$1-trillion target realisable by 2030; hospitality, education among high-potential areas
Commerce and industry minister Piyush Goyal on Tuesday said India will realise by 2030 a lofty services export target of $1 trillion, nearly five times of what it exported last fiscal.
For this to materialise, he said, the world’s seventh-largest services exporter needs to boost opportunities in high-growth segments beyond the dominant information technology and IT-enabled services (ITeS), and improve focus on promising areas like higher education, hospitality and medical tourism.
To support the services sector, the government has been actively pursuing market access opportunities via free-trade agreements with key economies (including the UK, the EU, Australia and the UAE) and is working on a programme that could replace the Service Exports from India Scheme in its current form, he added.
Sectors like tourism and hospitality, which were battered by the pandemic, are showing signs of revival, Goyal added. The commerce ministry has also set an ambitious merchandise export target of $1 trillion by FY28, against $291 billion last fiscal.
Surplus in services trade has long narrowed the often-huge deficit in India’s merchandise shipments. With renewed focus and targeted government intervention, services trade surplus could rise further from as much as $89 billion in FY21 and almost wipe out the deficit caused by merchandise exports, senior industry executives say. The services sector has also been the largest recipient of foreign direct investment, making up for 53% of the total inflows between 2000 and 2021.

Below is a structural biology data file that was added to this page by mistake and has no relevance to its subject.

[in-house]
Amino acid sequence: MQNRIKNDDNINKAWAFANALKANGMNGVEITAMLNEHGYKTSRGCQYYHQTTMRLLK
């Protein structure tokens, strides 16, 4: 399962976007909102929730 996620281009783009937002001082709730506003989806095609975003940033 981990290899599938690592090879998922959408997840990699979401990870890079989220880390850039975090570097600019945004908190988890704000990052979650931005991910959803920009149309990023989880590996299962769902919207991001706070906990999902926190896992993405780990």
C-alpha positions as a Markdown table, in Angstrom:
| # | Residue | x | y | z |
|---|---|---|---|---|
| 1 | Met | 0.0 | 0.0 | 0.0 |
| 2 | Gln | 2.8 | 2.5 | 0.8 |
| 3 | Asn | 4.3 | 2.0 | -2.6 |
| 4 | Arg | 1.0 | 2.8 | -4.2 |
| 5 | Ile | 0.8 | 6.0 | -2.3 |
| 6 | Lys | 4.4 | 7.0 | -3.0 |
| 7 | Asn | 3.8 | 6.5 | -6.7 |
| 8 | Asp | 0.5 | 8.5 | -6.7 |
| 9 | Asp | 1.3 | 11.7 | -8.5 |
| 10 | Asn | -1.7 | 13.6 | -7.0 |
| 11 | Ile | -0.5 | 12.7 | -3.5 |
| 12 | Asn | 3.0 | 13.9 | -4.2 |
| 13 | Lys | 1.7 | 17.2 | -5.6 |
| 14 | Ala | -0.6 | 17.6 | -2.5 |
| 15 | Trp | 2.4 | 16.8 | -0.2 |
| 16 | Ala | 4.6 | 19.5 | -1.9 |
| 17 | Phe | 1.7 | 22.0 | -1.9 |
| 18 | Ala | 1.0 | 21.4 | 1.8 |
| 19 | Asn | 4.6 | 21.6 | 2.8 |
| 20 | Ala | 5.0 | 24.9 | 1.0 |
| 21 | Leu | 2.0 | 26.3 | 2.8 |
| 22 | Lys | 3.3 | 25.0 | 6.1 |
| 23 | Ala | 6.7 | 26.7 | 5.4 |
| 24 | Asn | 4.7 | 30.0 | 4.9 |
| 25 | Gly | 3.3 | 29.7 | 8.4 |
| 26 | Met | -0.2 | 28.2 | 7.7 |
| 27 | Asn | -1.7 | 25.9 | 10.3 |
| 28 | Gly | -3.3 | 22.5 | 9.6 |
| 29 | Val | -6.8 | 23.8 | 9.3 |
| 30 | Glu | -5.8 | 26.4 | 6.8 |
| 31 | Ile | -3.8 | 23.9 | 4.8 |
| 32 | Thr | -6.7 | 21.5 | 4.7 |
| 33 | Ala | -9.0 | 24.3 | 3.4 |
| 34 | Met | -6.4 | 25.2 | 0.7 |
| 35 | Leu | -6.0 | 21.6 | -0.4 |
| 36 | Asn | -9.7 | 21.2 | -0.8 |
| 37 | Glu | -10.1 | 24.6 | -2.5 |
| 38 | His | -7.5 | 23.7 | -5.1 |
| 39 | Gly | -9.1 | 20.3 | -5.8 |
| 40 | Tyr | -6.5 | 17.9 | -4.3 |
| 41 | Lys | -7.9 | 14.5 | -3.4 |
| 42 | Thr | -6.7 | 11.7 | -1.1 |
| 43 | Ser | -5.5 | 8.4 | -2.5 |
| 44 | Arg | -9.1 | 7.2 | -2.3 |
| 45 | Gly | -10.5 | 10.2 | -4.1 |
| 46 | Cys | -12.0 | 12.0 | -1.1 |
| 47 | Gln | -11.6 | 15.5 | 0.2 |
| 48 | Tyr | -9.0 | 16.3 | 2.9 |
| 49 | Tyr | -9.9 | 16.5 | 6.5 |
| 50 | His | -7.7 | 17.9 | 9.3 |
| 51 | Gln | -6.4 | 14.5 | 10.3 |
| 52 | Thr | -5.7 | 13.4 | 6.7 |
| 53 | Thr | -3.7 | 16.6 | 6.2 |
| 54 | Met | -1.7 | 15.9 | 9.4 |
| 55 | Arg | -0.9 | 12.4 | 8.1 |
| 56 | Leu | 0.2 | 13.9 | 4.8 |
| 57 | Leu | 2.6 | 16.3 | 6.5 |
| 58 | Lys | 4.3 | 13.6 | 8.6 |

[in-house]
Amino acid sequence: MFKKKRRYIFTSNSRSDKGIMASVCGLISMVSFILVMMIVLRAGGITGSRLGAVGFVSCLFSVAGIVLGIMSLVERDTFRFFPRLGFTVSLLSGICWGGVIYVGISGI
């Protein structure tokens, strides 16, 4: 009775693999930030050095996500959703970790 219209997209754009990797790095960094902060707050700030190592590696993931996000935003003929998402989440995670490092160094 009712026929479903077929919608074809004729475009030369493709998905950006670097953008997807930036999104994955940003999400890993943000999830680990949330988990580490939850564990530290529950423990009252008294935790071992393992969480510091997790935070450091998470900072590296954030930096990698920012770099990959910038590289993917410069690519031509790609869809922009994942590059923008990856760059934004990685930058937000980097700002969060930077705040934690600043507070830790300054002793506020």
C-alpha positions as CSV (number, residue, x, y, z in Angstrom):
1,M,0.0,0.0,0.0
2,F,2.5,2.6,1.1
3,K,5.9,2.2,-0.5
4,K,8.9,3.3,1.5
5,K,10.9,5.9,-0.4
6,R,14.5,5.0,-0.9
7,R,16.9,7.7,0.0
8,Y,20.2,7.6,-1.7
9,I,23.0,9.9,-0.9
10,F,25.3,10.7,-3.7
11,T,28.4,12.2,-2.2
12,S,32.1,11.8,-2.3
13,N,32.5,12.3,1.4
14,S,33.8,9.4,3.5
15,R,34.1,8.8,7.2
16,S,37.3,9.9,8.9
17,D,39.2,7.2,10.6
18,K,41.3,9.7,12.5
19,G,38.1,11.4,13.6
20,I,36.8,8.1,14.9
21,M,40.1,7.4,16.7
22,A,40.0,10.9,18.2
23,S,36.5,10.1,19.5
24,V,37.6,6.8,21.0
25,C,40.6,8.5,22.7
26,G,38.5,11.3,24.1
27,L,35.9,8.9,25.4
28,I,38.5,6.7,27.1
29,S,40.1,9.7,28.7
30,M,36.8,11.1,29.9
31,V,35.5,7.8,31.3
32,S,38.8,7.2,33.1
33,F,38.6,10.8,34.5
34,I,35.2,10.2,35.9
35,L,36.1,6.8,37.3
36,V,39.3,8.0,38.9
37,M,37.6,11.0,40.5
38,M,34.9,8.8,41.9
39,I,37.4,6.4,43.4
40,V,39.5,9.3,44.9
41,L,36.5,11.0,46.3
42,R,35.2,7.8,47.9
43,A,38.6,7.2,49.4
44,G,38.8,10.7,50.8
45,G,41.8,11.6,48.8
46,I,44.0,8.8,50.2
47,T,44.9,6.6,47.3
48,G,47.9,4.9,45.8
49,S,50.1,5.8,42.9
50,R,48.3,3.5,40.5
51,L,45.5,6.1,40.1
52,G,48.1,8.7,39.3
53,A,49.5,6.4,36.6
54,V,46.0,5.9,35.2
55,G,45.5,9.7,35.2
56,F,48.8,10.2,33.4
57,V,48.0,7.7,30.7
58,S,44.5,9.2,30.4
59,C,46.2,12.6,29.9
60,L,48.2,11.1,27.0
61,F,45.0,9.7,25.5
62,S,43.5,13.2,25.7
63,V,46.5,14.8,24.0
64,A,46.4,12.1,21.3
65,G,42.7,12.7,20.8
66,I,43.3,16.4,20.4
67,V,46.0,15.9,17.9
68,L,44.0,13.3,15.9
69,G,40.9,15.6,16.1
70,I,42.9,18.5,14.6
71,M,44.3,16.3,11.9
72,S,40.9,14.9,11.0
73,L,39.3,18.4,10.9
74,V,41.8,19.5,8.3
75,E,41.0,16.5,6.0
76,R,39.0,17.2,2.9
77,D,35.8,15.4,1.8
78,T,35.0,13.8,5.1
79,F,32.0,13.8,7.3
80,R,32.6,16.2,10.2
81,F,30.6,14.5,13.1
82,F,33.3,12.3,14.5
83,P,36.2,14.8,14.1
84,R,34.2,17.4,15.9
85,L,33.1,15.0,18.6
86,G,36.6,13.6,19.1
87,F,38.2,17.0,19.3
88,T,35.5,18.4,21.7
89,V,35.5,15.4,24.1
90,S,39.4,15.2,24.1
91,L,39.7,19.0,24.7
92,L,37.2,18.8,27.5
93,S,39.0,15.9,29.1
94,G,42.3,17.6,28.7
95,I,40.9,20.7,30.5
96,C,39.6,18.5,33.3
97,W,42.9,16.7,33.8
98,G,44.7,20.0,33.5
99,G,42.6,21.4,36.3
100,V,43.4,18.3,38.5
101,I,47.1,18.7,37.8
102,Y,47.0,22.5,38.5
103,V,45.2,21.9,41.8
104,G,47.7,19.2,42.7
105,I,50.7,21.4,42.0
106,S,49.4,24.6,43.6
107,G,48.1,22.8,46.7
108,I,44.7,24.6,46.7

The optimism about meeting the targets comes at a time when advanced economies are witnessing a resurgence, spurring demand for both goods and services.
At the same time, Goyal exhorted the services industry to shun the crutches of government subsidy, saying past experiences show absence of dole-outs encourages firms to raise competitiveness. Also, the subsidy amount can be utilised for those who need it more. He was speaking at the Global Services Conclave 2021, organised by the Services Export Promotion Council (SEPC) in New Delhi.
The government has announced that it will release `56,027 crore to clear all the pending dues owed to exporters of both goods and services until FY21 under various schemes. Of this, `10,002 crore is meant for services exporters. However, in January 2021, it replaced a WTO-incompatible incentive programme for merchandise exporters with a tax refund scheme for them.
Outgoing SEPC chairman Maneck Davar said services exports are targeted to rise to a record $240 billion this fiscal.
Stressing that India has transformed from being the ‘Back office’ of the world to its ‘Brain office’, Goyal said while IT and ITeS have long dominated services exports, it is time the country ramped us focus on other sectors. For instance, students from the developed nations, including the US and Canada, prefer India for heritage, art and culture studies.
The services sector is the biggest driver of India’s economic growth. It also provides employment to nearly 2.6 crore people and contributes approximately 40% to India’s overall exports.